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Baby Constipation

November 3rd, 2014 | By: Dr. Jeremy Friedman
Find out what’s causing your child’s constipation and how to deal with the symptoms and help him feel good again.

In This Article

Baby Constipation

Constipation is one of the most common and challenging problems of childhood. It refers to a pattern of infrequent bowel motions associated with hard stools, straining and discomfort. There is a wide variation in the frequency with which children pass stools. Some babies and children will go three times daily, while others will have a bowel movement every three days. Both patterns may be normal. It is not so much the frequency of stools that makes the diagnosis of constipation, but rather the associated symptoms of pain, hard stools and straining.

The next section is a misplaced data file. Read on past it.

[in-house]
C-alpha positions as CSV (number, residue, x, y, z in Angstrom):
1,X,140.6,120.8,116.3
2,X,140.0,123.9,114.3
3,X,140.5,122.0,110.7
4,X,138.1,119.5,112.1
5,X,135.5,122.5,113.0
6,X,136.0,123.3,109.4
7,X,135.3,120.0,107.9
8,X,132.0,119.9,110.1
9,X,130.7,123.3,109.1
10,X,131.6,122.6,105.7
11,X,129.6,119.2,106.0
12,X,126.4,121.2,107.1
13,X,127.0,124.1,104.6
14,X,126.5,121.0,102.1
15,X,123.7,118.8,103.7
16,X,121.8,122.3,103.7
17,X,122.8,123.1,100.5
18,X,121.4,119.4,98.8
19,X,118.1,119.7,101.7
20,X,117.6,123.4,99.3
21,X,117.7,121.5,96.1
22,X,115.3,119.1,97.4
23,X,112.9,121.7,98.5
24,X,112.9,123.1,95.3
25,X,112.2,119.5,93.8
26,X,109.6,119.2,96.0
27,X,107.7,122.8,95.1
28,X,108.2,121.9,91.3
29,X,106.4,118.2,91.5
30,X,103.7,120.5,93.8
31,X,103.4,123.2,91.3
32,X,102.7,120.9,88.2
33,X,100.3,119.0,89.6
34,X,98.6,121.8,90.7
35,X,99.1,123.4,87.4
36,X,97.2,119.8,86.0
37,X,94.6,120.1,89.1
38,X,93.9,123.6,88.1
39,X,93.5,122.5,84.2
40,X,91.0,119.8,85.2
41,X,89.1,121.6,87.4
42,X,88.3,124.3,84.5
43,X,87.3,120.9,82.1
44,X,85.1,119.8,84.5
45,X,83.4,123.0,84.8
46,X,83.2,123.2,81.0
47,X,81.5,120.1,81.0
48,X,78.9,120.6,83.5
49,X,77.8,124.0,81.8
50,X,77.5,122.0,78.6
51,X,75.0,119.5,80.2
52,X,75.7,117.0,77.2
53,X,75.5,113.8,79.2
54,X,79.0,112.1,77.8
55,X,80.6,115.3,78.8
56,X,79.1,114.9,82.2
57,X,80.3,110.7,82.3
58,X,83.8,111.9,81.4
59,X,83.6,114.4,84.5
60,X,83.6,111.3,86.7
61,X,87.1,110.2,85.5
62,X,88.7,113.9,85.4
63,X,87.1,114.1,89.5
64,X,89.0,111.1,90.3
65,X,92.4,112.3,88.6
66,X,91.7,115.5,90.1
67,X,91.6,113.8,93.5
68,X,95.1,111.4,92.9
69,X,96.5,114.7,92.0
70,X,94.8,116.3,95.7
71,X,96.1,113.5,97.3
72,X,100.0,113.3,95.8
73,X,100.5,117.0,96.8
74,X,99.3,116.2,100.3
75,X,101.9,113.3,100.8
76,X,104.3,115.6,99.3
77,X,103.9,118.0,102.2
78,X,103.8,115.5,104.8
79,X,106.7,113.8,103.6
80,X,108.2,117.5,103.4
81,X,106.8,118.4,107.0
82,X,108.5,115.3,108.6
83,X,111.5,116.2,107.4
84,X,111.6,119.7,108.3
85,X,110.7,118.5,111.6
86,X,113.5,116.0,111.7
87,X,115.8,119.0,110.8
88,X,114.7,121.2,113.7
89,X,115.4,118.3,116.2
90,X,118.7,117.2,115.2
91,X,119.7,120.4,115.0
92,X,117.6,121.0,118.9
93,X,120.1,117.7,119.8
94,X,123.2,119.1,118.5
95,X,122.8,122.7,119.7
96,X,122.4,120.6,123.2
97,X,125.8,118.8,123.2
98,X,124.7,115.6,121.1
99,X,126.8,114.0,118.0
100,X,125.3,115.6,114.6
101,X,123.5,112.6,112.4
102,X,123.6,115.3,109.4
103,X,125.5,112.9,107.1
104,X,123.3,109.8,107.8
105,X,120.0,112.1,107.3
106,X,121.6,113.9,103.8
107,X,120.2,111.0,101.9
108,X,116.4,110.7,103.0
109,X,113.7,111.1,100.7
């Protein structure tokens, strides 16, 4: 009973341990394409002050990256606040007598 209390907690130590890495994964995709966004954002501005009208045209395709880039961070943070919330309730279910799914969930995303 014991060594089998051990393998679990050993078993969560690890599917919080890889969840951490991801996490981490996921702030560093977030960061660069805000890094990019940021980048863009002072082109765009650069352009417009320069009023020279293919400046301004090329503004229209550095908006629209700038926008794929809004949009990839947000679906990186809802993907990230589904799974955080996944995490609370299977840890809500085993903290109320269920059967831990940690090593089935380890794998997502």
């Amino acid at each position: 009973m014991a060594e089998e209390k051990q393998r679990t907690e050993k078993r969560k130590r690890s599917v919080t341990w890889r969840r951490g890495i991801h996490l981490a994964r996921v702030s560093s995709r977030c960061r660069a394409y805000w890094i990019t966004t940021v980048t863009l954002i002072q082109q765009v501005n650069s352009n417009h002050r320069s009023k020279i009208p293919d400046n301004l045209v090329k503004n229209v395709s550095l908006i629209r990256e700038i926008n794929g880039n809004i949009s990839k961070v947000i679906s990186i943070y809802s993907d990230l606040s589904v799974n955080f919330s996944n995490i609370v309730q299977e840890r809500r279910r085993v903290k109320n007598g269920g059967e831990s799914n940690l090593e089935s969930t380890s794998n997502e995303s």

Signs and Symptoms of Constipation

  • Fewer than three bowel movements weekly (babies younger than six months may only have one bowel movement a week)
  • Fecal incontinence (soiling) in a previously toilet-trained child
  • Retentive posturing or stool-withholding behaviors; a child may refuse to sit to have a bowel movement or may dance around or tip-toe, trying to hold in the stool
  • Hard (pellet-like or well-formed) stools
  • Painful bowel movements
  • Large-volume stools that may block the toilet
  • Tears in the pink lining of the anus (anal fissures), resulting from the passage of hard stools
  • Blood on the toilet paper or surface of the stool from an anal fissure
  • Urinary tract infections (especially in toddlers). Constipation may prevent the normal emptying of the bladder, leaving urine in the bladder, which can get infected.